Less of a bother, and somewhat more publicly accepted as being real is the title character of Ted. Seth MacFarlane’s 2012 comedy (which spawned a 2015 sequel) is basically an R-rated Christopher Robin, as it’s about a grown man and the talking teddy bear he’s known since childhood. What’s interestingly different about Ted and Christopher Robin is the former is an over-embrace of nostalgia and arrested development, while the latter deals in a lighter form of nostalgia — initially even rejecting the desire to recall the playthings of the past — and the idea of growing up too much and forgetting the child inside.

Perhaps one day Disney will pull a Christopher Robin with the Toy Story characters, too. Just imagine a live-action movie in which a grown-up Andy has to reconnect with Woody, Buzz, and the rest of his old toys. For now, we have 2010’s Toy Story 3 as the equivalent of Christopher Robin‘s prologue, based on Milne’s final Pooh story in which the Hundred Acre Wood gang says goodbye to the aging human child. The Pixar sequel deals with playmates/playthings being left behind as children grow up, but it’s heartbreakingly solely from the toys’ point of view.

Returns to Awesome Lands

While Christopher Robin ultimately becomes a movie about fantastical plushy characters visiting the real world, England to be exact, like The Smurfs movie meets The Great Muppet Caper, there’s also the element of a grown-up revisiting those characters’ fantastical world.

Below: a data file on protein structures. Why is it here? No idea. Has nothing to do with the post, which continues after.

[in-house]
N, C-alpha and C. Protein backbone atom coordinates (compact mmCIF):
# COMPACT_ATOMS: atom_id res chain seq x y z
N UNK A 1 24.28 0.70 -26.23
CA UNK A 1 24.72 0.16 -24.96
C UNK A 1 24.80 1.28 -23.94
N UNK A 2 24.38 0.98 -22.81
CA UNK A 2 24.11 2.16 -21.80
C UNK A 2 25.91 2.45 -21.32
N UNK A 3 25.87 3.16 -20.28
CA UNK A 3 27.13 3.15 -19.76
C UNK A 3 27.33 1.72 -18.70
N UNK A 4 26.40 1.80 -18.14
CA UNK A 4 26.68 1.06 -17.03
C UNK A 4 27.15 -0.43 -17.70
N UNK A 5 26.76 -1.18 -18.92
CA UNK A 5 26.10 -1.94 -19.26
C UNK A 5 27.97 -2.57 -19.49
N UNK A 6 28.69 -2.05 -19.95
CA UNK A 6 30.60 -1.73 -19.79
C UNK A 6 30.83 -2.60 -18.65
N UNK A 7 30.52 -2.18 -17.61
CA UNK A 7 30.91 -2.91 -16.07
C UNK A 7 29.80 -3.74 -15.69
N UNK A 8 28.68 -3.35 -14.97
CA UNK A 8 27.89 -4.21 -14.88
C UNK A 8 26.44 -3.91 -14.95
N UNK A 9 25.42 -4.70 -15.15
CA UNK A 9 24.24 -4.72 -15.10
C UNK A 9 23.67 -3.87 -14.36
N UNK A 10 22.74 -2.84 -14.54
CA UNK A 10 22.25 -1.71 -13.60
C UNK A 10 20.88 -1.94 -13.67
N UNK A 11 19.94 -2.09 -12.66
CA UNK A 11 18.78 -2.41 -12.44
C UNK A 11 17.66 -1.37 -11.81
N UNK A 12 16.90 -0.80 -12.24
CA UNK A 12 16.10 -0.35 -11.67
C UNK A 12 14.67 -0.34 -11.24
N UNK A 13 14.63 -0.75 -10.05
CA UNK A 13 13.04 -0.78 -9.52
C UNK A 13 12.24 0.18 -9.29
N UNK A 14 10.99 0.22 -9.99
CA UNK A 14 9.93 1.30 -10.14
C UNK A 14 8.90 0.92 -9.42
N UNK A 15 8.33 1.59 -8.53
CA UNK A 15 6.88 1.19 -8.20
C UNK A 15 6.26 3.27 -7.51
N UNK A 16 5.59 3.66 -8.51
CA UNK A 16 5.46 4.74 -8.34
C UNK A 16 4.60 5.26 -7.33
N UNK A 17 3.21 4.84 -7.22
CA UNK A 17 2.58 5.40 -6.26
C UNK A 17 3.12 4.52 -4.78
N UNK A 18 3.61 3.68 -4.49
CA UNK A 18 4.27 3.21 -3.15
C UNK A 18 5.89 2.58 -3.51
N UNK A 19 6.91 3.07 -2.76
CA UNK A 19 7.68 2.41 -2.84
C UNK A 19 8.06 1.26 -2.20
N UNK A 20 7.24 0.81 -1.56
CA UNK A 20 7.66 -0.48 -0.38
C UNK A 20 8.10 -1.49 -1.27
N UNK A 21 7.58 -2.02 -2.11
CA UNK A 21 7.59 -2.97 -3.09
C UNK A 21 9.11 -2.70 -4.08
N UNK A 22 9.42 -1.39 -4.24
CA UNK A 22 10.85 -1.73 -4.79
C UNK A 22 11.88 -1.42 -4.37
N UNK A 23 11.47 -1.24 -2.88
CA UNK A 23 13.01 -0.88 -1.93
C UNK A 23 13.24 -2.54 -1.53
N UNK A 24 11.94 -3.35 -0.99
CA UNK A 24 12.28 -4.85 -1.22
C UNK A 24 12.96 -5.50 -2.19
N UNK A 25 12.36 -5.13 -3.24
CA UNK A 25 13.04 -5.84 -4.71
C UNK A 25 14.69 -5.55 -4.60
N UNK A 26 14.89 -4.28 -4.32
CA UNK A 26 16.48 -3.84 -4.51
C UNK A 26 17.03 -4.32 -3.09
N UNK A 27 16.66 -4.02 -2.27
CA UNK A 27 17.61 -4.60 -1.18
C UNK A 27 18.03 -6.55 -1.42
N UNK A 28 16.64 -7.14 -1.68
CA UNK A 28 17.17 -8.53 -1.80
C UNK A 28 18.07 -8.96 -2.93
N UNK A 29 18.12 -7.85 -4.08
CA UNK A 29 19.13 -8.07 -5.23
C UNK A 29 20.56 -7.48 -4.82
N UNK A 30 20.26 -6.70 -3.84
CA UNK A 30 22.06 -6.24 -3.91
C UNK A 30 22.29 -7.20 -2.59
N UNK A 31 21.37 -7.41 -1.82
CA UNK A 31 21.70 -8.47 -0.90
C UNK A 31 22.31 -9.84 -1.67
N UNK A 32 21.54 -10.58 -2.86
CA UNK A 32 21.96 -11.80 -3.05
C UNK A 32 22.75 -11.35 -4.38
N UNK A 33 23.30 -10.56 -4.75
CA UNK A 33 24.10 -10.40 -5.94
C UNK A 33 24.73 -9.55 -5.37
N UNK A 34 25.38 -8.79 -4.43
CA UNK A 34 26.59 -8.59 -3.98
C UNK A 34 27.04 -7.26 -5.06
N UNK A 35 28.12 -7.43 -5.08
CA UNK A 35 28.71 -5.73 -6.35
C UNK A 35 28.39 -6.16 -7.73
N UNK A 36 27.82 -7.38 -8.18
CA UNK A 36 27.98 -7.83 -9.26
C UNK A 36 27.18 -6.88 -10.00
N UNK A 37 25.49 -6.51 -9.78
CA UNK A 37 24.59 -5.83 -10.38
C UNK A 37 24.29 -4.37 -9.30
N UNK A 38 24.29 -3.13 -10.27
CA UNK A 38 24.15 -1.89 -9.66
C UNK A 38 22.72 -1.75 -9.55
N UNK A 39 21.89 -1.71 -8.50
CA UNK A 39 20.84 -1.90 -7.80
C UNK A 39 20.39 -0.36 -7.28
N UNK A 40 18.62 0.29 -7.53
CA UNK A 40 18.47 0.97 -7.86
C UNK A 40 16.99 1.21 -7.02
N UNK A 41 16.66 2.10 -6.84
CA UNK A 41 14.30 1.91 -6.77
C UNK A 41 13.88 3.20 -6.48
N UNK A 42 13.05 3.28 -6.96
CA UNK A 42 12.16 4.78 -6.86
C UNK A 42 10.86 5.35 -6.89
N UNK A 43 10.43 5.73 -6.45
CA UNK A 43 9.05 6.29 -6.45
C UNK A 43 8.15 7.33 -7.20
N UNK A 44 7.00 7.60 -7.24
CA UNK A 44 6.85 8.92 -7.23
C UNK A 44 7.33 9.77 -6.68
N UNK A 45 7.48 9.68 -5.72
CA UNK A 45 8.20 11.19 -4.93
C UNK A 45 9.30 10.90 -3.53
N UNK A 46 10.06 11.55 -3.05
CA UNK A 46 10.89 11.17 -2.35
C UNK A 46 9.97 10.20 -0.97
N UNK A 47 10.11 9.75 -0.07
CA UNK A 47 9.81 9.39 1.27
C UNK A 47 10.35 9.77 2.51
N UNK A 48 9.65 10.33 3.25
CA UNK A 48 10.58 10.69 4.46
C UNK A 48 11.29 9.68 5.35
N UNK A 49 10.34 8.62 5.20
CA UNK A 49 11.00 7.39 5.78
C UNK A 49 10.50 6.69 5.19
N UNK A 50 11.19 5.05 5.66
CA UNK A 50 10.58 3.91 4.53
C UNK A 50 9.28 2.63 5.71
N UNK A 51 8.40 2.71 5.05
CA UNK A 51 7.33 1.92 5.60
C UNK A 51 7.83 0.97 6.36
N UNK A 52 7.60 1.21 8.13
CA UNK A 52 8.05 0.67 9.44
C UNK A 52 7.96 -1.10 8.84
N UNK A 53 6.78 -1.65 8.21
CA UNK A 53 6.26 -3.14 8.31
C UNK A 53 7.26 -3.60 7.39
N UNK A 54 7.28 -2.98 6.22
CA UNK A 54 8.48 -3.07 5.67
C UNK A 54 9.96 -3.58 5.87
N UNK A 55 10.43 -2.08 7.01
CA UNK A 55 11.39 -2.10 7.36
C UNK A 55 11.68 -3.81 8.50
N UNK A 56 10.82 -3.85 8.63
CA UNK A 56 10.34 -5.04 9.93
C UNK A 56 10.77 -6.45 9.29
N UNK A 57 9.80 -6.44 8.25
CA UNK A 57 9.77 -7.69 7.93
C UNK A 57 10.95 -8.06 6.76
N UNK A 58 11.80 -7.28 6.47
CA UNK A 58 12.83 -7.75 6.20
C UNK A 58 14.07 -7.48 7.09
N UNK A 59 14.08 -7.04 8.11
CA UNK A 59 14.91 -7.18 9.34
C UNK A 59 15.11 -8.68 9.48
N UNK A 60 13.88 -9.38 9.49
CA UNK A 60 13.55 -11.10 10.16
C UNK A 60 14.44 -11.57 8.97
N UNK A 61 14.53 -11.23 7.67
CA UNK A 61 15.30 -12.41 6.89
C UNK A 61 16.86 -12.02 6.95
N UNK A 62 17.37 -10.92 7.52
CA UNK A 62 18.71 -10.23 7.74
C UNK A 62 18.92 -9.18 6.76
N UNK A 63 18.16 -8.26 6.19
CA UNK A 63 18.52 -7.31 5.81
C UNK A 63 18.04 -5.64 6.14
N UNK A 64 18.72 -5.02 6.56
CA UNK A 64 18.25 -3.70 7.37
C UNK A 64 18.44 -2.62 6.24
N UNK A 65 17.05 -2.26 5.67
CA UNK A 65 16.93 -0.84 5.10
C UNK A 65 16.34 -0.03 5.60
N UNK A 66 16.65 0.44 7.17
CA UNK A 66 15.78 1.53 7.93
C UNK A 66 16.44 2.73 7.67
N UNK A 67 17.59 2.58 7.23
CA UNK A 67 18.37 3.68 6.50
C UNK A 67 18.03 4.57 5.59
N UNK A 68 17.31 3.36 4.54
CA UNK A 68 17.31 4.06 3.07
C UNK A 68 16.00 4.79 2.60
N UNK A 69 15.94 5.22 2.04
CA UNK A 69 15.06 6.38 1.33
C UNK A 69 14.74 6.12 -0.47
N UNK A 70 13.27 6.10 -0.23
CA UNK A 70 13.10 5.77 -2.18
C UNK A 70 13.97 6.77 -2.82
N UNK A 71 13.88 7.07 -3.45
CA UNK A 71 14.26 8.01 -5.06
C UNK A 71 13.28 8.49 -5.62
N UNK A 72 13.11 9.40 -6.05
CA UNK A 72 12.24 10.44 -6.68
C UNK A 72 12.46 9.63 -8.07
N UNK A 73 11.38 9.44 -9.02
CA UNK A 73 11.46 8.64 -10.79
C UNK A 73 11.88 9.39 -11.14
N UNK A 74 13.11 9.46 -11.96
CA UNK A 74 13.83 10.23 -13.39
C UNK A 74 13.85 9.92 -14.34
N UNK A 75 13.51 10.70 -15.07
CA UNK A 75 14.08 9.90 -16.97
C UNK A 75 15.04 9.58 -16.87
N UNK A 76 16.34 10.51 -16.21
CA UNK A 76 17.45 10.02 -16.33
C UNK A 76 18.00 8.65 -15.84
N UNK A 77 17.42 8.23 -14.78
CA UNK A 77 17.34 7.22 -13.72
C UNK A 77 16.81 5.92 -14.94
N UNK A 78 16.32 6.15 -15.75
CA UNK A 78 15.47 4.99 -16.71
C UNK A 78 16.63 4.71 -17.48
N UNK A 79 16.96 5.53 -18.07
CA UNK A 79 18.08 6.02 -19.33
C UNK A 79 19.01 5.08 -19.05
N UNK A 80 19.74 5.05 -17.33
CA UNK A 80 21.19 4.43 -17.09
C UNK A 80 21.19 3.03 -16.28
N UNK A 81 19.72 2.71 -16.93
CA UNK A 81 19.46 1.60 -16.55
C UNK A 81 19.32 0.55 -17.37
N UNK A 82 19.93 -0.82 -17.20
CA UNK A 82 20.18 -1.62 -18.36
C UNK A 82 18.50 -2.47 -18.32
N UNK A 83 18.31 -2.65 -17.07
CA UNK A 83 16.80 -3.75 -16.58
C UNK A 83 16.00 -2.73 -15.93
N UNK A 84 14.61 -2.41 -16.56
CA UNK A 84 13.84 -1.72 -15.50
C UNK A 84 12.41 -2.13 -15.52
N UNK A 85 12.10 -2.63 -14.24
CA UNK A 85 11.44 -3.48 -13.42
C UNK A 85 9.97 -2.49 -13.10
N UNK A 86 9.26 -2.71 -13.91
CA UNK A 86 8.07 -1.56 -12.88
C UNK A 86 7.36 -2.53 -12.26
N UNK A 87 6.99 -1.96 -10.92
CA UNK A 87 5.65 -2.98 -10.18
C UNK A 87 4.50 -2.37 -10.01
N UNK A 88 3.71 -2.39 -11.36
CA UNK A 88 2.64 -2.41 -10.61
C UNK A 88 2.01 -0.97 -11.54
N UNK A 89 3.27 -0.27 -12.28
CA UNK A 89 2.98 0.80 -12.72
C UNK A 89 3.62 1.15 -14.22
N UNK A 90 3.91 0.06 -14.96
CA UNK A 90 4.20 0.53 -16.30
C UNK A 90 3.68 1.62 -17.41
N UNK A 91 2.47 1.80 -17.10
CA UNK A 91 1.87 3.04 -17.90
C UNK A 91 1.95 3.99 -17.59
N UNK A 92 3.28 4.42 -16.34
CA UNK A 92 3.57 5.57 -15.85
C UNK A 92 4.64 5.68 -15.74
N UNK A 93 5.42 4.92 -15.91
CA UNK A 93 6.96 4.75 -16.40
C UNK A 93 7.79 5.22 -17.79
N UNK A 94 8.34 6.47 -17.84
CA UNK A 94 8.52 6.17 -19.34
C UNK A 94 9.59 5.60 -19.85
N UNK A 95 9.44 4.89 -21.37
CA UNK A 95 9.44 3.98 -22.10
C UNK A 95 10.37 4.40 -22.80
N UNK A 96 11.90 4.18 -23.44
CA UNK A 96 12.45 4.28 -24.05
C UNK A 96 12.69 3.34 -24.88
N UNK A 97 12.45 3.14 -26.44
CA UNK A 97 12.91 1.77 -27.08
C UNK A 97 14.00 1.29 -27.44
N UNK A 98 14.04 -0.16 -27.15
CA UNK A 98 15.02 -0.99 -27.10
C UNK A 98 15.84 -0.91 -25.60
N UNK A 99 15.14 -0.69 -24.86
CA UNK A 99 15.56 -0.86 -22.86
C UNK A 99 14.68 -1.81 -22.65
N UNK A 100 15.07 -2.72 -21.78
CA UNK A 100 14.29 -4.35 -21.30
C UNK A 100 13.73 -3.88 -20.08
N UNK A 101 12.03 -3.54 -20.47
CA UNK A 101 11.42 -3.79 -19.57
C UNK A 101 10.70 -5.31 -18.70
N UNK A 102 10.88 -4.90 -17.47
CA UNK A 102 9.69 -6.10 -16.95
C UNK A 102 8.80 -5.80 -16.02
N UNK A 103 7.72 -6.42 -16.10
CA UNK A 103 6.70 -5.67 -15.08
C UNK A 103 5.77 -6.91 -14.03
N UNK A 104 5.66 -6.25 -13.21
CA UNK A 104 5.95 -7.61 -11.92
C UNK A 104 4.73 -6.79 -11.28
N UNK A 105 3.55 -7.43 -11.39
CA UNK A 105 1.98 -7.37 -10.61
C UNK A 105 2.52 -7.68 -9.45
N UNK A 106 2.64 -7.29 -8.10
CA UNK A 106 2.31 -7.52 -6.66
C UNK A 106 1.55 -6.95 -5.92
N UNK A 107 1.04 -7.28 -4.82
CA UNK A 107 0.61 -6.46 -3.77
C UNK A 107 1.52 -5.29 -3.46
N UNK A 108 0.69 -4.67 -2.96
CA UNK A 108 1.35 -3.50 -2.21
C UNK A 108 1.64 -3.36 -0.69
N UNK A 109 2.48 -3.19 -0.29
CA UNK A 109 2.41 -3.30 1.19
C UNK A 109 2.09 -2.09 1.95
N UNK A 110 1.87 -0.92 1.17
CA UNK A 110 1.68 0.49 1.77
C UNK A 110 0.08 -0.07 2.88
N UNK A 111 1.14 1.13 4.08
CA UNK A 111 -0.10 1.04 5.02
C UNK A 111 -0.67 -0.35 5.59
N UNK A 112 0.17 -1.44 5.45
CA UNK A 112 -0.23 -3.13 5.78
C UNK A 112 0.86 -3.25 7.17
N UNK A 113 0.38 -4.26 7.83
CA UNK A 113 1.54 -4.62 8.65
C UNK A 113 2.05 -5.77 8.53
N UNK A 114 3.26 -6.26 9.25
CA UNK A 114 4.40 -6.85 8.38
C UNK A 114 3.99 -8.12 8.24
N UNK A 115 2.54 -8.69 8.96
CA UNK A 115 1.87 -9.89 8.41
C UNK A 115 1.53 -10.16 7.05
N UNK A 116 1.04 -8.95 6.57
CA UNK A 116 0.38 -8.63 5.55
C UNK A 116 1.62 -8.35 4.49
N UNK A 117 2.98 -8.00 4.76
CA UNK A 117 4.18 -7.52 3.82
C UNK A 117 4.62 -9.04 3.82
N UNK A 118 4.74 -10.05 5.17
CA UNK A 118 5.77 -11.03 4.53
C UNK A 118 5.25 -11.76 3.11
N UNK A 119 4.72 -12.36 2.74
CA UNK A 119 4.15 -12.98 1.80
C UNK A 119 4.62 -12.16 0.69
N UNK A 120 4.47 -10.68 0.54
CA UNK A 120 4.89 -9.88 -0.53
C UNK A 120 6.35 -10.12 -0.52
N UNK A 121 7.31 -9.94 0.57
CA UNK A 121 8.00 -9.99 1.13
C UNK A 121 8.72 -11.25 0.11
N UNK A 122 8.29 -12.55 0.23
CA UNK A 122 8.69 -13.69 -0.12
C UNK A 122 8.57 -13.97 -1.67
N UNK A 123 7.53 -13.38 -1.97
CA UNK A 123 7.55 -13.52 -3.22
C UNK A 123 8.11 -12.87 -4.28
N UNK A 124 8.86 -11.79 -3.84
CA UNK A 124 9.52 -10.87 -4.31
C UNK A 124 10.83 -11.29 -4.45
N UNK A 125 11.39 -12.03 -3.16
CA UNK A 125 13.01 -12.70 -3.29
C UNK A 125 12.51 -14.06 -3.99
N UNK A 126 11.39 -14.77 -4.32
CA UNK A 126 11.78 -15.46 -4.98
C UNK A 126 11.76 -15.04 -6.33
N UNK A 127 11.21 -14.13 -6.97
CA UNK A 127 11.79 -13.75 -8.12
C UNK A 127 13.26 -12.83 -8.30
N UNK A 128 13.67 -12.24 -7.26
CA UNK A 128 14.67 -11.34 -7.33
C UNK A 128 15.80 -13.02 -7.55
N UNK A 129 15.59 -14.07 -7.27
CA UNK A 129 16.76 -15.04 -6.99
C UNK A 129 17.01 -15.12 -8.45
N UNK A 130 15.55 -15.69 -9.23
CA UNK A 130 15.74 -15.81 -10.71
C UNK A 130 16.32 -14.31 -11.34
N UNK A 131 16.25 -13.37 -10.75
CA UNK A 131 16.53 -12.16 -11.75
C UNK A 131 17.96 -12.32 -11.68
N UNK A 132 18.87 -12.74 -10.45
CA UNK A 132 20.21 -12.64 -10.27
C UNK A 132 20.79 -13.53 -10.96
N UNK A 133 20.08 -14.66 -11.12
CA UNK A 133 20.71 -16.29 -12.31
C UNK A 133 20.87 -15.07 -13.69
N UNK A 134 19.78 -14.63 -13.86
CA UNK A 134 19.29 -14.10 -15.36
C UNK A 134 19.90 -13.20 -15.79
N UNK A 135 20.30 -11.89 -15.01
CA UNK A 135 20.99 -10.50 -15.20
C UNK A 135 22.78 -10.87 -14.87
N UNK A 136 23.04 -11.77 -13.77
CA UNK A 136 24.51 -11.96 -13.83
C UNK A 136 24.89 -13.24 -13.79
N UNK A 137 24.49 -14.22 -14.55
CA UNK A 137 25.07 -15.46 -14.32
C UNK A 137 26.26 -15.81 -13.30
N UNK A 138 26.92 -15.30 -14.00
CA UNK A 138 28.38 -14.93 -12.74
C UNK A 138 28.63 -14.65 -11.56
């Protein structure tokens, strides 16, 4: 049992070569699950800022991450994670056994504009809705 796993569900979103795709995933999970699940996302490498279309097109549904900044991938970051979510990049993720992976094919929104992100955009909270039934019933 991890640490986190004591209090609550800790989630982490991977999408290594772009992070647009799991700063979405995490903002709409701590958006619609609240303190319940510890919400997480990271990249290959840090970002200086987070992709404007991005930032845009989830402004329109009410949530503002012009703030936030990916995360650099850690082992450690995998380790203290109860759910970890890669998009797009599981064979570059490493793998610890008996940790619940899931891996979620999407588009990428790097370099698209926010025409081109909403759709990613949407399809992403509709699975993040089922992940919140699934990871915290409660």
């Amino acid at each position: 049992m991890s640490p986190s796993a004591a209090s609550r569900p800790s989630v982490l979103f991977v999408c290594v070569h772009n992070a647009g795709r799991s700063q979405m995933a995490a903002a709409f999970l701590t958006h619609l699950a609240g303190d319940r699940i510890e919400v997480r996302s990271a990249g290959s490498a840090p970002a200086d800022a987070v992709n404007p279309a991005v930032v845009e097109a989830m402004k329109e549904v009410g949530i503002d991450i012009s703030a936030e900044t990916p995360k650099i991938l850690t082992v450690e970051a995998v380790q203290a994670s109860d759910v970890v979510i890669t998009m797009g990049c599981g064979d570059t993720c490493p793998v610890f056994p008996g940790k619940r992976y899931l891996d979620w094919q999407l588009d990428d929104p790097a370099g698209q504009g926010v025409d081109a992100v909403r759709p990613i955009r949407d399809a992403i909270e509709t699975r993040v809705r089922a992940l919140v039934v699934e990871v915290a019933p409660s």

Of course, most people are thereby associating Christopher Robin with Steven Spielberg’s 1991 movie Hook, which follows a workaholic adult Peter Pan residing in the real world but then returning to Neverland. No matter what anyone says, Hook is not good, but it’s worth looking at in relation.

Years before Hook, though, Disney did its own fantasy sequel where a protagonist goes back to a fantasy land as an older person. The 1985 Return to Oz is only set six months following the events of The Wizard of Oz (unofficially, Disney’s movie is basically a follow-up to MGM’s musical adaptation of “The Wonderful Wizard of Oz”), but it’s partly based on a book that had Dorothy aged five years since her last visit to the Land of Oz. As in Christopher Robin, the human hero discovers the fantasy land has gone to shit while she was gone.

The New Kind(ness)

Despite having a gloomy tone for much of the movie, Christopher Robin could be a lot worse and certainly much darker — again, see Disney’s live-action Alice in Wonderland films (or better yet, don’t). It’s closer to old-fashioned, non-cynical yet admittedly tonally confused live-action Disney fare. The sort that would come from a modern indie filmmaker like Christopher Robin co-writer Alex Ross Perry or David Lowery, who wrote and directed the wonderful and sweet and folksy but sadly under-seen 2016 Pete’s Dragon remake.